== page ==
The hydrocarbon group in the organic group having 2 or more carbon atoms may be a linear or branched aliphatic hydrocarbon group, aromatic hydrocarbon group, or alicyclic hydrocarbon group, and includes an unsaturated bond. Or may be substituted with a substituent such as a ketone or an ether bond. The hydrocarbon group is preferably an aliphatic hydrocarbon group, and particularly a bulky alkyl group such as a tert-butyl group.

  The organic group may contain a hetero atom such as an oxyalkylene group. For example, the organic group includes a —COO—R group (where R is an alkyl group, an alkoxyalkyl group, or an aralkyl group).

The carbon number of the organic group is appropriately selected according to the isomer structure of the axial basic ligand, the use temperature of the photoresponsive oxygen adsorbing material of the present invention, and the like. When used at a low temperature, the thermal motion of the molecule is small, so that the axial basic ligand can be prevented from coordinating to both the fifth and sixth conformations even with a small number of carbon atoms. In the case of an aliphatic hydrocarbon group, the preferable carbon number of R is 4 to 15, more preferably 8 to 15. In consideration of viscosity, the organic group is further —COO—C 8 H 17. preferable.

  The structure of the organic group is that the axial basic site is coordinated only to the fifth conformation of the metal salene complexes described above, and the distance between the axial basic site and the side chain of the organic group in the low basic isomer. It can be selected as appropriate in consideration of steric hindrance and the like.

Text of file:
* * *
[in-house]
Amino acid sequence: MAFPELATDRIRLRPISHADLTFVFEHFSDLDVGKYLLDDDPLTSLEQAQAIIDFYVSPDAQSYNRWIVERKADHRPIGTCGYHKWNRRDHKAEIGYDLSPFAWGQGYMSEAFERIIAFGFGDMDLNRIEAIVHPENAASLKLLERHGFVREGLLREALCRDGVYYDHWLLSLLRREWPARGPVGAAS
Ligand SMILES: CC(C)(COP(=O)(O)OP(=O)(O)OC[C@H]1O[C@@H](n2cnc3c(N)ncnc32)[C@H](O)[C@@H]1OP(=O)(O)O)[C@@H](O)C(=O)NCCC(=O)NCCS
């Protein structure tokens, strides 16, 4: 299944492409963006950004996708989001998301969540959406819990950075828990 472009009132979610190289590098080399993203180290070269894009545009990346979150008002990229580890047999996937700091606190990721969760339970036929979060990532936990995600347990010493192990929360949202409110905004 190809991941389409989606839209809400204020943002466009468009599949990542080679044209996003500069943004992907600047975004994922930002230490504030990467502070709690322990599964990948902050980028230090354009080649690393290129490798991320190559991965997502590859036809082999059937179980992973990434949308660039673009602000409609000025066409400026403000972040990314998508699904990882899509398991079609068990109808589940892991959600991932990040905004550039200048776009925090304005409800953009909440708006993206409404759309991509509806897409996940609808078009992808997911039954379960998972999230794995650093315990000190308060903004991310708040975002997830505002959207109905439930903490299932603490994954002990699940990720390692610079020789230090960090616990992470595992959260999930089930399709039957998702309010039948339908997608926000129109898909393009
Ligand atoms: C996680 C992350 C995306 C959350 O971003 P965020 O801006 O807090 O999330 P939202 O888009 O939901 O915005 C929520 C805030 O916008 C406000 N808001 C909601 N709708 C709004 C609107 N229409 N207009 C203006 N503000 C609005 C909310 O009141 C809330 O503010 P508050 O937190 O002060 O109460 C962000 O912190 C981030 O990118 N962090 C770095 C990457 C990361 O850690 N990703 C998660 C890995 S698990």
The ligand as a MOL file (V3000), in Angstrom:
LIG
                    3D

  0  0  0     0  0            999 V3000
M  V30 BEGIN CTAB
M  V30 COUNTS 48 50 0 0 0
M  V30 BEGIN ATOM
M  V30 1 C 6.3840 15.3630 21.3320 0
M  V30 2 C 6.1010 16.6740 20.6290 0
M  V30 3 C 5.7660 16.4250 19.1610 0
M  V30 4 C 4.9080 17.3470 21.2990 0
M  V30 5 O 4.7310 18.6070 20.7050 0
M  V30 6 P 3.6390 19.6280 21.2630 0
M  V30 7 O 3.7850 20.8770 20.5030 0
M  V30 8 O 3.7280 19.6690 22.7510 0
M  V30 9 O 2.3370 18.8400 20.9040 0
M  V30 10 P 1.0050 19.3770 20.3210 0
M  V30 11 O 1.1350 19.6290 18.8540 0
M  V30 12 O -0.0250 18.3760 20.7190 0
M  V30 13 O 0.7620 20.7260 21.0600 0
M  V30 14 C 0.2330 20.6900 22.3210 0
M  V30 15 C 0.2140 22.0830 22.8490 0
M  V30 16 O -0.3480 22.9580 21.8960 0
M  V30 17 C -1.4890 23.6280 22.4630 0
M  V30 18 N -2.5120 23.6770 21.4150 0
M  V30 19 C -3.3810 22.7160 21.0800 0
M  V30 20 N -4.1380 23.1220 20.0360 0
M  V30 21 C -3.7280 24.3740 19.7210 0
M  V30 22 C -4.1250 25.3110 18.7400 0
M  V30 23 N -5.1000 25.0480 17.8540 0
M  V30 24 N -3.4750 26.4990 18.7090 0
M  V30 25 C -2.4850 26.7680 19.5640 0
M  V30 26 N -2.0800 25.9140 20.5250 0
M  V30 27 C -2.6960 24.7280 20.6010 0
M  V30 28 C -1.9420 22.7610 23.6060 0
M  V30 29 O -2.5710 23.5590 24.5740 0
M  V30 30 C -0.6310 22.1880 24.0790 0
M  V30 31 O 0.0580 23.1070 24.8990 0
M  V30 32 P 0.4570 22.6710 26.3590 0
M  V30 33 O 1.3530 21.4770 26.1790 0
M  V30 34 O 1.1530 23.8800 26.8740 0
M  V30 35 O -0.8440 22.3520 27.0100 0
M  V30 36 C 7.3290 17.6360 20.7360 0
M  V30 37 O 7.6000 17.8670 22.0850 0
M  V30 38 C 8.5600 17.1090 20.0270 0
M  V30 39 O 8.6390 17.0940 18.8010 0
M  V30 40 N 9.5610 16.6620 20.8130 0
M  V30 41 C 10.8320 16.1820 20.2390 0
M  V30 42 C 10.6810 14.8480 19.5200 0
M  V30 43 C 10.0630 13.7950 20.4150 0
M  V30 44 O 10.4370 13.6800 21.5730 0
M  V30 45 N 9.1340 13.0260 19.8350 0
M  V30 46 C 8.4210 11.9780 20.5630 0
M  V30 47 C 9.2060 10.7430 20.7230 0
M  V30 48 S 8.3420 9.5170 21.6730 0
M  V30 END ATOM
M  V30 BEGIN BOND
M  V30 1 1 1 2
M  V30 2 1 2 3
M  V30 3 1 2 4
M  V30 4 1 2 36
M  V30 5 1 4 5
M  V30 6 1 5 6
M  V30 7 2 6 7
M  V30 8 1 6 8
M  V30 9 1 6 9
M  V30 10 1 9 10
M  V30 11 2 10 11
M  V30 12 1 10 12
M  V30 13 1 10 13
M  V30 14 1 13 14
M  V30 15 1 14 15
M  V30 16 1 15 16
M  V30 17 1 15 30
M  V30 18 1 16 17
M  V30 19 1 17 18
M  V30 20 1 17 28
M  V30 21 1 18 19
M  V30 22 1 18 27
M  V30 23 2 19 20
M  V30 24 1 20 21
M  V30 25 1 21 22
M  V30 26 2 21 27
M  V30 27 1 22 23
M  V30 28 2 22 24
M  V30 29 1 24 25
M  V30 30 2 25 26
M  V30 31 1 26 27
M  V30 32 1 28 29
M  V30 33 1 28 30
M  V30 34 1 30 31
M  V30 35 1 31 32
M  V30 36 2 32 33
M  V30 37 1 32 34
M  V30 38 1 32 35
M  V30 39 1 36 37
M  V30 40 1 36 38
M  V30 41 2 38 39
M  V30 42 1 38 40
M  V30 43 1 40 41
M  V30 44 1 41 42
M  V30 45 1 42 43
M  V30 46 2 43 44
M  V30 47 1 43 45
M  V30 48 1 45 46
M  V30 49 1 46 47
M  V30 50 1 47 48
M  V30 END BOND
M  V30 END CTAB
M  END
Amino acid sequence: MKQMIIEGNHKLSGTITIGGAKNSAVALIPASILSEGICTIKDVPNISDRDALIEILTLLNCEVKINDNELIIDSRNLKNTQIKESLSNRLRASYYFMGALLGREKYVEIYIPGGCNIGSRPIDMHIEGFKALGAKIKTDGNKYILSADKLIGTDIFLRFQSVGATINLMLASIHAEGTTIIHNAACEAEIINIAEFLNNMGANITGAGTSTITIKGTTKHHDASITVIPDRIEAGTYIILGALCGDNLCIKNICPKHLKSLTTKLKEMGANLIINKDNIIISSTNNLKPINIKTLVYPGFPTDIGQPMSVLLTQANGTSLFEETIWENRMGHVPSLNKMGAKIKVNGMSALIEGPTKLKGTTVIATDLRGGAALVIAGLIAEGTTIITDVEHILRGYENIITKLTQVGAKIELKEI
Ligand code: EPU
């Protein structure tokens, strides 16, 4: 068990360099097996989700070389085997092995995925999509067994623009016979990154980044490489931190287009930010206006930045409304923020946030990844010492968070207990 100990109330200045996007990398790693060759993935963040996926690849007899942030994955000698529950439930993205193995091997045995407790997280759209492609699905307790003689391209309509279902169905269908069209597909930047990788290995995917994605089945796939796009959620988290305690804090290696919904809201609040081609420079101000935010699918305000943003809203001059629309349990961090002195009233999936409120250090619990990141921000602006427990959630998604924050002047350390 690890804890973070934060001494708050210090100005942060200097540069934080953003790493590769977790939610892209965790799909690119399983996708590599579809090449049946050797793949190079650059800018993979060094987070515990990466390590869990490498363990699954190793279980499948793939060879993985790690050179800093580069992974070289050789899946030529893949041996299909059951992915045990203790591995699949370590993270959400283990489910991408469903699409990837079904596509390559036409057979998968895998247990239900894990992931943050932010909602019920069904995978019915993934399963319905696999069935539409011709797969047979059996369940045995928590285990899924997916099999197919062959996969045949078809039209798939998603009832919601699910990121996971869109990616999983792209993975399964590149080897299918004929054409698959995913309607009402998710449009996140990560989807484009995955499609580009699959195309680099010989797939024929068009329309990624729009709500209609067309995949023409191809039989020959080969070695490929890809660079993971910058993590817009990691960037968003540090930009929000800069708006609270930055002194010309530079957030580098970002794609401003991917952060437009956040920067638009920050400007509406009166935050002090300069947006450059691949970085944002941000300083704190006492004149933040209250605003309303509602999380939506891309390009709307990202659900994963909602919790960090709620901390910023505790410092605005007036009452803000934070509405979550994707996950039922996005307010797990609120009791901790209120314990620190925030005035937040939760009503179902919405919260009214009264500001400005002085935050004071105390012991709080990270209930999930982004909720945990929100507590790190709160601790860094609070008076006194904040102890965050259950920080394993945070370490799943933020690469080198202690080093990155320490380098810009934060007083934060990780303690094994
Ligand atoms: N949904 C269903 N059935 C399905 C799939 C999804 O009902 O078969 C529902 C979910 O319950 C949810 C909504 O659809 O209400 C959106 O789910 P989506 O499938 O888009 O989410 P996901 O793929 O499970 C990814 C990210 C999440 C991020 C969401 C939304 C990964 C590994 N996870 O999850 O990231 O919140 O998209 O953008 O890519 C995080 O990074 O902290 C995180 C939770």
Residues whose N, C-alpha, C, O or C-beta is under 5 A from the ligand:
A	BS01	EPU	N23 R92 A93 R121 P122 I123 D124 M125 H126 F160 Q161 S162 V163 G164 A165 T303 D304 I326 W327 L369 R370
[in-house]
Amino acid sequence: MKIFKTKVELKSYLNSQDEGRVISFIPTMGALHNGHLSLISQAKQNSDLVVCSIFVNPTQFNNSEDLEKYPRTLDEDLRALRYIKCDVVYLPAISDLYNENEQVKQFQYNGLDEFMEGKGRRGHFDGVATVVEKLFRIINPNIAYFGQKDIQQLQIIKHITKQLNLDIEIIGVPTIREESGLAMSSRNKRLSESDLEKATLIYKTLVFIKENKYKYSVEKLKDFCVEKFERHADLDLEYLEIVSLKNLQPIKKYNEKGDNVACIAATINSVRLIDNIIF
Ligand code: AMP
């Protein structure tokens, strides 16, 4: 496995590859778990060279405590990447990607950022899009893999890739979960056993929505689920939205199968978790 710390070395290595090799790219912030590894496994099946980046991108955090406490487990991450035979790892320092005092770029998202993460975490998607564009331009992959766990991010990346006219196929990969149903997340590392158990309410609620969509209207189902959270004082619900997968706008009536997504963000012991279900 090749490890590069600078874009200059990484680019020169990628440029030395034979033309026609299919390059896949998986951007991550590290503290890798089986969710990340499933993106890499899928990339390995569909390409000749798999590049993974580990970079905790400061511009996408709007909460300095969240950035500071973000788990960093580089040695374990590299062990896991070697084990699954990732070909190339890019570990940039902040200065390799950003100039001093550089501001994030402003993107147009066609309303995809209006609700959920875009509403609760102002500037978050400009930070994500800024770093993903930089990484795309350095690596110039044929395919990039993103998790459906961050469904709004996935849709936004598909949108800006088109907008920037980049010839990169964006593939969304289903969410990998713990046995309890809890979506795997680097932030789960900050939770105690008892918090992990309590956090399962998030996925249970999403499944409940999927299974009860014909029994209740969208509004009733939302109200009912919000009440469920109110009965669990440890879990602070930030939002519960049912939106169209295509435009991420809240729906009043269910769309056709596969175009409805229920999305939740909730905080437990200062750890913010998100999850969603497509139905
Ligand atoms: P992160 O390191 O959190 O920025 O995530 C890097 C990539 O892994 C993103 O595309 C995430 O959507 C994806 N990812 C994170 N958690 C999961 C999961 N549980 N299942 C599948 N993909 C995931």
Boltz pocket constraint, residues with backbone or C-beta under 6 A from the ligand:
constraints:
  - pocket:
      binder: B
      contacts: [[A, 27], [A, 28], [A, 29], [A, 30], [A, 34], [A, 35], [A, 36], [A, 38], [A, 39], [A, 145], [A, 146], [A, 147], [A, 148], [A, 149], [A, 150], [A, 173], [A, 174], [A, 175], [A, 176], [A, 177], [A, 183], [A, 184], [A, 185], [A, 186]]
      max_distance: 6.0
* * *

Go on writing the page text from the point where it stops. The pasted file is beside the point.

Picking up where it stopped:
The photoresponsive compound and the metal salene complex may be a solution dissolved in a solvent or a film-like solid phase. From the viewpoint of reproducibility of the reversible reaction, the solution is practically used such as liquid leakage. From this general problem, a solid phase is preferable. The solvent used for the solution is preferably a solvent that does not have its own absorption band in the absorption bands of both isomers in order to efficiently irradiate the photoresponsive compound with light. Further, it is appropriately selected in consideration of volatility, ease of modification by light irradiation, influence on the environment, and the like. Specific examples include tetrahydrofuran (hereinafter also referred to as THF), toluene and the like.

  When the photoresponsive compound is a polymer or a copolymer, the main chain portion is exemplified by structures such as polyethylene, polypropylene, poly (meth) acrylate, polyethylene terephthalate, polycarbonate, polyvinyl acetate, and the like, and is appropriately selected. A polyalkyl (meth) acrylate structure is particularly preferable. For example, the copolymer is preferably a copolymer of alkyl (meth) acrylate and stilbazole (meth) acrylate. The degree of polymerization is appropriately selected from the viewpoints of isomerization efficiency, viscosity in the solution, and the like.

In the following formula (2), the photoresponsive compound is a copolymer poly (octyl methacrylate-co-stilbazole methacrylate) having a stilbazole structure, and the metal salene complex is represented by sarcamine (in the formula (2), CoS). .) Shows the action of the oxygen-adsorbing material of the present invention by light irradiation.

(In the formula (2), n is a molar ratio of 0 <n <1.)